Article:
Wal-Mart Stores Inc. (WMT), the world's largest retailer, posted an 8.5 percent increase in profits in the second quarter, beating Wall Street expectations by a penny.

Despite concerns over gasoline prices (search), the company's president and chief executive officer Lee Scott offered an optimistic assessment of the second half, saying that general improvements in the economy should help overcome the challenge.

"I still feel good about the year," Scott said.

The discounter said Thursday that it earned profits of $2.65 billion, or 62 cents per share, in the three months ended July 31. That compares with profits of $2.44 billion, or 56 cents per share, in the year-ago period.

Analysts surveyed by Thomson First Call expected 61 cents per share.

"This quarter, earnings grew faster than sales, and we improved operating profits in all our divisions," said Scott in a statement."We considered this a solid performance in a difficult retail environment. Now at the half way point, we are on track for another record year."

In a pre-recorded conference call, Scott emphasized that increased profit margins did not come from raising prices on merchandise, but from an improved merchandise mix, lower markdowns, and expanded global sourcing.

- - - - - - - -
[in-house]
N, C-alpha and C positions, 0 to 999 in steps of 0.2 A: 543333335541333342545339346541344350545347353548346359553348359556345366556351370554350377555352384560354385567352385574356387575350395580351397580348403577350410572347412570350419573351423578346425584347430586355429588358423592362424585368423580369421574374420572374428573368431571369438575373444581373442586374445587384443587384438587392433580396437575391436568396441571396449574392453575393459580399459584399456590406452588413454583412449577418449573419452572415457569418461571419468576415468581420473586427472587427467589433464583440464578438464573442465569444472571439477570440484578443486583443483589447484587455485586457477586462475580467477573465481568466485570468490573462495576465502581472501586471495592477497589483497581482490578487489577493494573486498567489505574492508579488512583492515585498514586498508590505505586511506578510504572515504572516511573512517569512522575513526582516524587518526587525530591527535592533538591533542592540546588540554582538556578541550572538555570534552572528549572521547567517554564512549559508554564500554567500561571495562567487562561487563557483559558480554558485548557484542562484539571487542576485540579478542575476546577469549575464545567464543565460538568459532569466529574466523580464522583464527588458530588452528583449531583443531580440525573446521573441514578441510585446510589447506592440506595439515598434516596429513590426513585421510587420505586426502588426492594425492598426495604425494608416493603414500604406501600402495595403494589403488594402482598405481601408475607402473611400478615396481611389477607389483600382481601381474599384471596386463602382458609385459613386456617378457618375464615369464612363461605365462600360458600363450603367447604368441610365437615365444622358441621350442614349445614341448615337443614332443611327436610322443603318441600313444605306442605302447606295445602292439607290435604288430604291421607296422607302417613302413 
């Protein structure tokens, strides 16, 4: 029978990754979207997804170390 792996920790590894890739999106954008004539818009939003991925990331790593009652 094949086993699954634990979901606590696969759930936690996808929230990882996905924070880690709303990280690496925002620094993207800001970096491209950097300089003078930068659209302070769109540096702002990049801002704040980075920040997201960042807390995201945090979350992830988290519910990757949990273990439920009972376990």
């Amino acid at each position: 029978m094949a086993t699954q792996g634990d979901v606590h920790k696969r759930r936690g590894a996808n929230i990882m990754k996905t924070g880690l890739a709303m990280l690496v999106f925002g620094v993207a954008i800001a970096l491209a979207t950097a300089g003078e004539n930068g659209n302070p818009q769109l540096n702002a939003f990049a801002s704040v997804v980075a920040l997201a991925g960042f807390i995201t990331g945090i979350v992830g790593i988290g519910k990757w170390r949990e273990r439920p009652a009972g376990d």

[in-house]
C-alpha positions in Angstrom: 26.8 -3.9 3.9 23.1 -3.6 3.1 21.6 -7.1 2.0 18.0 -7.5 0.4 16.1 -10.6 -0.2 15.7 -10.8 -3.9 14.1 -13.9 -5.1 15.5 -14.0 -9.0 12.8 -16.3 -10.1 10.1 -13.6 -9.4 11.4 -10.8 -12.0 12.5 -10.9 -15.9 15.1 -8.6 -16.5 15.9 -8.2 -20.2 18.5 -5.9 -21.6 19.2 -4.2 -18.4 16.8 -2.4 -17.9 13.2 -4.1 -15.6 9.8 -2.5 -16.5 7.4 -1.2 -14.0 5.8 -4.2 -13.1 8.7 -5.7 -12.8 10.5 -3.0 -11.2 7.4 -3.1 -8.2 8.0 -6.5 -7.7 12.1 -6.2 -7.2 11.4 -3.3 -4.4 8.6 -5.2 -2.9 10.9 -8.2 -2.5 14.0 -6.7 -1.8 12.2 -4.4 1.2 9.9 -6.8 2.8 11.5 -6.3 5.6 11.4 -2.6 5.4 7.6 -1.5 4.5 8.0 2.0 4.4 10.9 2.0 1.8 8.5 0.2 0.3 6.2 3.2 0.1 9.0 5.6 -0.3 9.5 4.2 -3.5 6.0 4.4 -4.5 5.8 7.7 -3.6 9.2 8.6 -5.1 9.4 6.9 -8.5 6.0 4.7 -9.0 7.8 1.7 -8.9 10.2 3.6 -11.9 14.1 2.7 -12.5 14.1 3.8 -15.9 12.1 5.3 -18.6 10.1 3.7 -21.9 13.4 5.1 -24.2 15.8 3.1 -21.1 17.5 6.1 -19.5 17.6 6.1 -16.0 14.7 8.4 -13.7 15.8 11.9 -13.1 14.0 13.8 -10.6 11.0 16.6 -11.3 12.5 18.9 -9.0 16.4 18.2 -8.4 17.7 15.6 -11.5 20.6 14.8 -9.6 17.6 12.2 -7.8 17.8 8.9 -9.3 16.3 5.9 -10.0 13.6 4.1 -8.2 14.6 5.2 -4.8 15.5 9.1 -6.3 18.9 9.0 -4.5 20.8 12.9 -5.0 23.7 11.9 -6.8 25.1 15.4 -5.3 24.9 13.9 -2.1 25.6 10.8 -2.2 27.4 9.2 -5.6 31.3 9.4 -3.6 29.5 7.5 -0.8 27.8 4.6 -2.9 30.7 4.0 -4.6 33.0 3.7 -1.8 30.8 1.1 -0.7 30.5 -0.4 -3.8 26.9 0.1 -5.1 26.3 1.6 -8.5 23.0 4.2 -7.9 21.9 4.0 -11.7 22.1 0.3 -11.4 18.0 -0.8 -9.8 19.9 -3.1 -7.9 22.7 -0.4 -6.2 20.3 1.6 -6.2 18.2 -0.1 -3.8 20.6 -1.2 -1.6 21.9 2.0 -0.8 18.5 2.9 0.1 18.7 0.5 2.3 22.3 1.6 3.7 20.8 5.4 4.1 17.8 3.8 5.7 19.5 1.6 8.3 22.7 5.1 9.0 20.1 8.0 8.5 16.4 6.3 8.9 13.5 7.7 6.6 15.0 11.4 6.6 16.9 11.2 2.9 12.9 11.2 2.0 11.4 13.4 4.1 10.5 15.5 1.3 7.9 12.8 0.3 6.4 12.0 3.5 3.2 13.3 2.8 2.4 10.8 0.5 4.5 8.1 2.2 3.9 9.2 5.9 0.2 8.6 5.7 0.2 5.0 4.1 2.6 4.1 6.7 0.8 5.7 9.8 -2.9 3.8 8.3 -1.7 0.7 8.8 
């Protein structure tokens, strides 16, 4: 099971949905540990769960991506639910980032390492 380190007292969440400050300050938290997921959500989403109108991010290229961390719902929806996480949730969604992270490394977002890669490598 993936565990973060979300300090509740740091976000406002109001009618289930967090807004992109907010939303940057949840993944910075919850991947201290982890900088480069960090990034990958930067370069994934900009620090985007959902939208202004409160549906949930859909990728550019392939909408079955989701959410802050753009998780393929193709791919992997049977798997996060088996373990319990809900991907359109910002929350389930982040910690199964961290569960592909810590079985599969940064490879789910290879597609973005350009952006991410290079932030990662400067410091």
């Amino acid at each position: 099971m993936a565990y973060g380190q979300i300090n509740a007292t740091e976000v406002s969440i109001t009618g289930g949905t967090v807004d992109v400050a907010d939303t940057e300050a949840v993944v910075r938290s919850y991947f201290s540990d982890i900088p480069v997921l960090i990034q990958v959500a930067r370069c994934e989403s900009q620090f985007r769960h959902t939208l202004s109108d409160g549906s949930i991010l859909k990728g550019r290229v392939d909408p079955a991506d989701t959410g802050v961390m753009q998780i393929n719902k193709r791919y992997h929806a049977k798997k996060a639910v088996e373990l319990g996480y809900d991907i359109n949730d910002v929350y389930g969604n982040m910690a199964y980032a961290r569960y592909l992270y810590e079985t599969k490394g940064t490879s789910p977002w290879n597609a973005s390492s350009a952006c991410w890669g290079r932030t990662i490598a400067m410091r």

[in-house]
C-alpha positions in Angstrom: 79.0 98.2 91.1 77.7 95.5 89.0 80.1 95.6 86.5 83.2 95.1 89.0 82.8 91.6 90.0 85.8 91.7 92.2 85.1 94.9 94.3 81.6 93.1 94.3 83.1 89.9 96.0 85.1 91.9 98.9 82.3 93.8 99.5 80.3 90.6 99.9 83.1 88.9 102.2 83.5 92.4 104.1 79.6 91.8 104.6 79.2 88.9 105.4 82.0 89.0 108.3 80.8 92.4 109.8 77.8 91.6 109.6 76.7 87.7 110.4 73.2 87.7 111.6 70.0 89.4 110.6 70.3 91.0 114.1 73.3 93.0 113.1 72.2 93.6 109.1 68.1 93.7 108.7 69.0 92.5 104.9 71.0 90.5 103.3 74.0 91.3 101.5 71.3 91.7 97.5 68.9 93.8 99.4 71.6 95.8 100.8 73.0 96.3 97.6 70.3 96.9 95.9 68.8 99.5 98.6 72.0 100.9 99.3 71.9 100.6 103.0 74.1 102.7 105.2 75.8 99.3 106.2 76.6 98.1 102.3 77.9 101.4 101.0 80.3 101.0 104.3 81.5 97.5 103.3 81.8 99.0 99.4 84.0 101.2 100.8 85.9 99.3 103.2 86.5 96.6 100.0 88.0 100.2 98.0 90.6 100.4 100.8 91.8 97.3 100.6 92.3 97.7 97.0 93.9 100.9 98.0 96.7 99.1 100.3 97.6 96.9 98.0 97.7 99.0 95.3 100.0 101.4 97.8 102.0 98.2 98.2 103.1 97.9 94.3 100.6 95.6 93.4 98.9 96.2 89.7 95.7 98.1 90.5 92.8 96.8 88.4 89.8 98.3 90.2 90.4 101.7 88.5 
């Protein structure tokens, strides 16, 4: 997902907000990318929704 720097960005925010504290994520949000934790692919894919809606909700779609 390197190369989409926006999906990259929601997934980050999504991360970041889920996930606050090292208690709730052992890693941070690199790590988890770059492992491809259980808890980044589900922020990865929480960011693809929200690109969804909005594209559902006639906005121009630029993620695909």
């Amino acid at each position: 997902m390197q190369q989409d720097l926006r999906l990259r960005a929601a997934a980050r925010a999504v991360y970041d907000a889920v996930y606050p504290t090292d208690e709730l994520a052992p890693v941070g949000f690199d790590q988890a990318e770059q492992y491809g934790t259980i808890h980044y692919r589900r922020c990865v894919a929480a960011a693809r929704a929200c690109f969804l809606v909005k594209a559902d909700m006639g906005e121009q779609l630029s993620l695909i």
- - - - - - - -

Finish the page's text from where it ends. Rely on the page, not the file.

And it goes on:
Total sales were $70.46 billion, up from $63.23 billion in the year-ago period.

Wal-Mart reported a 4.1 percent increase in sales at stores opened at least a year, known as same-store sales. Same-store sales are considered the best indicator of a retailer's performance.

Wal-Mart's store division posted a 3.2 percent same-store sales increase, while Sam's Clubs had an 8.8 percent gain.

For the six-month period, Wal-Mart reported earnings of $4.8 billion, or $1.12 per share, compared with $4.31 billion, or 98 cents per share.

Total sales reached $135.91 billion, compared with $120.45 billion a year ago.

On Thursday, the retailer announced plans to conduct background checks on all new-store associates before they are hired. After a yearlong pilot program nationwide, background checks will begin in the Midwest in September and spread across the country in the next months.

In time for back-to-school sales, Wal-Mart has relaunched the sale of apparel on its Web site. The company is offering its own lines and clothing by national brands.